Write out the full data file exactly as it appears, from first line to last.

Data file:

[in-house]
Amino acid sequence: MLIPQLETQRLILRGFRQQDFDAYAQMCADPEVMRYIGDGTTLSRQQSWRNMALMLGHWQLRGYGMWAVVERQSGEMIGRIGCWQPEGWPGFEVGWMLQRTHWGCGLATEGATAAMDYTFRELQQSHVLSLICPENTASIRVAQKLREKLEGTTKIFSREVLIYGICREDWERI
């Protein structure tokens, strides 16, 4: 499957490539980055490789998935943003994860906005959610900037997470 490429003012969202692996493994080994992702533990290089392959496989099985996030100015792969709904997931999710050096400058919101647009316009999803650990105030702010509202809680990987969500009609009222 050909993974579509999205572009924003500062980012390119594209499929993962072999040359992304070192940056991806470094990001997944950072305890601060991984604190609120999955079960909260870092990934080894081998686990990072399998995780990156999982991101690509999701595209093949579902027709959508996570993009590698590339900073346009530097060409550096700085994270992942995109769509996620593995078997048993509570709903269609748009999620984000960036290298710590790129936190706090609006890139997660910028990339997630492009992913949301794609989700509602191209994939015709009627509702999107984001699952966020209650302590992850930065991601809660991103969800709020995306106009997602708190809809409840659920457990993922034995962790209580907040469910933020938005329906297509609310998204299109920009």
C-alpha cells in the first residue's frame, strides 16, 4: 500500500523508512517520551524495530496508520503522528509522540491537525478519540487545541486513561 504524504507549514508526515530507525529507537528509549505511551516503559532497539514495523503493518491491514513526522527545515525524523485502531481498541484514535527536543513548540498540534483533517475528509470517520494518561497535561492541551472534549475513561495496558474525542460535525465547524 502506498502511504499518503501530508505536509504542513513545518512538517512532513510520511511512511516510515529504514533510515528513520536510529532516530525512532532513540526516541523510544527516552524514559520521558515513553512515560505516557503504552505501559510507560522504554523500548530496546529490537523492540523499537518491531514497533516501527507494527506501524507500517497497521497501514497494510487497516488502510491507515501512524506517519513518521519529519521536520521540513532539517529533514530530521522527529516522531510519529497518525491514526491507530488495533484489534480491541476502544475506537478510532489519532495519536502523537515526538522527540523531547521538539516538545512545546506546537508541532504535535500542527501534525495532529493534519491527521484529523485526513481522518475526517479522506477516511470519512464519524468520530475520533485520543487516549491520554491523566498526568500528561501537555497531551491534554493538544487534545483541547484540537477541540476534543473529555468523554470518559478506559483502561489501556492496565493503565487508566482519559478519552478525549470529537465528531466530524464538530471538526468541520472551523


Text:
[in-house]
Amino acid sequence: MLIPQLETQRLILRGFRQQDFDAYAQMCADPEVMRYIGDGTTLSRQQSWRNMALMLGHWQLRGYGMWAVVERQSGEMIGRIGCWQPEGWPGFEVGWMLQRTHWGCGLATEGATAAMDYTFRELQQSHVLSLICPENTASIRVAQKLREKLEGTTKIFSREVLIYGICREDWERI
């Protein structure tokens, strides 16, 4: 499957490539980055490789998935943003994860906005959610900037997470 490429003012969202692996493994080994992702533990290089392959496989099985996030100015792969709904997931999710050096400058919101647009316009999803650990105030702010509202809680990987969500009609009222 050909993974579509999205572009924003500062980012390119594209499929993962072999040359992304070192940056991806470094990001997944950072305890601060991984604190609120999955079960909260870092990934080894081998686990990072399998995780990156999982991101690509999701595209093949579902027709959508996570993009590698590339900073346009530097060409550096700085994270992942995109769509996620593995078997048993509570709903269609748009999620984000960036290298710590790129936190706090609006890139997660910028990339997630492009992913949301794609989700509602191209994939015709009627509702999107984001699952966020209650302590992850930065991601809660991103969800709020995306106009997602708190809809409840659920457990993922034995962790209580907040469910933020938005329906297509609310998204299109920009």
C-alpha cells in the first residue's frame, strides 16, 4: 500500500523508512517520551524495530496508520503522528509522540491537525478519540487545541486513561 504524504507549514508526515530507525529507537528509549505511551516503559532497539514495523503493518491491514513526522527545515525524523485502531481498541484514535527536543513548540498540534483533517475528509470517520494518561497535561492541551472534549475513561495496558474525542460535525465547524 502506498502511504499518503501530508505536509504542513513545518512538517512532513510520511511512511516510515529504514533510515528513520536510529532516530525512532532513540526516541523510544527516552524514559520521558515513553512515560505516557503504552505501559510507560522504554523500548530496546529490537523492540523499537518491531514497533516501527507494527506501524507500517497497521497501514497494510487497516488502510491507515501512524506517519513518521519529519521536520521540513532539517529533514530530521522527529516522531510519529497518525491514526491507530488495533484489534480491541476502544475506537478510532489519532495519536502523537515526538522527540523531547521538539516538545512545546506546537508541532504535535500542527501534525495532529493534519491527521484529523485526513481522518475526517479522506477516511470519512464519524468520530475520533485520543487516549491520554491523566498526568500528561501537555497531551491534554493538544487534545483541547484540537477541540476534543473529555468523554470518559478506559483502561489501556492496565493503565487508566482519559478519552478525549470529537465528531466530524464538530471538526468541520472551523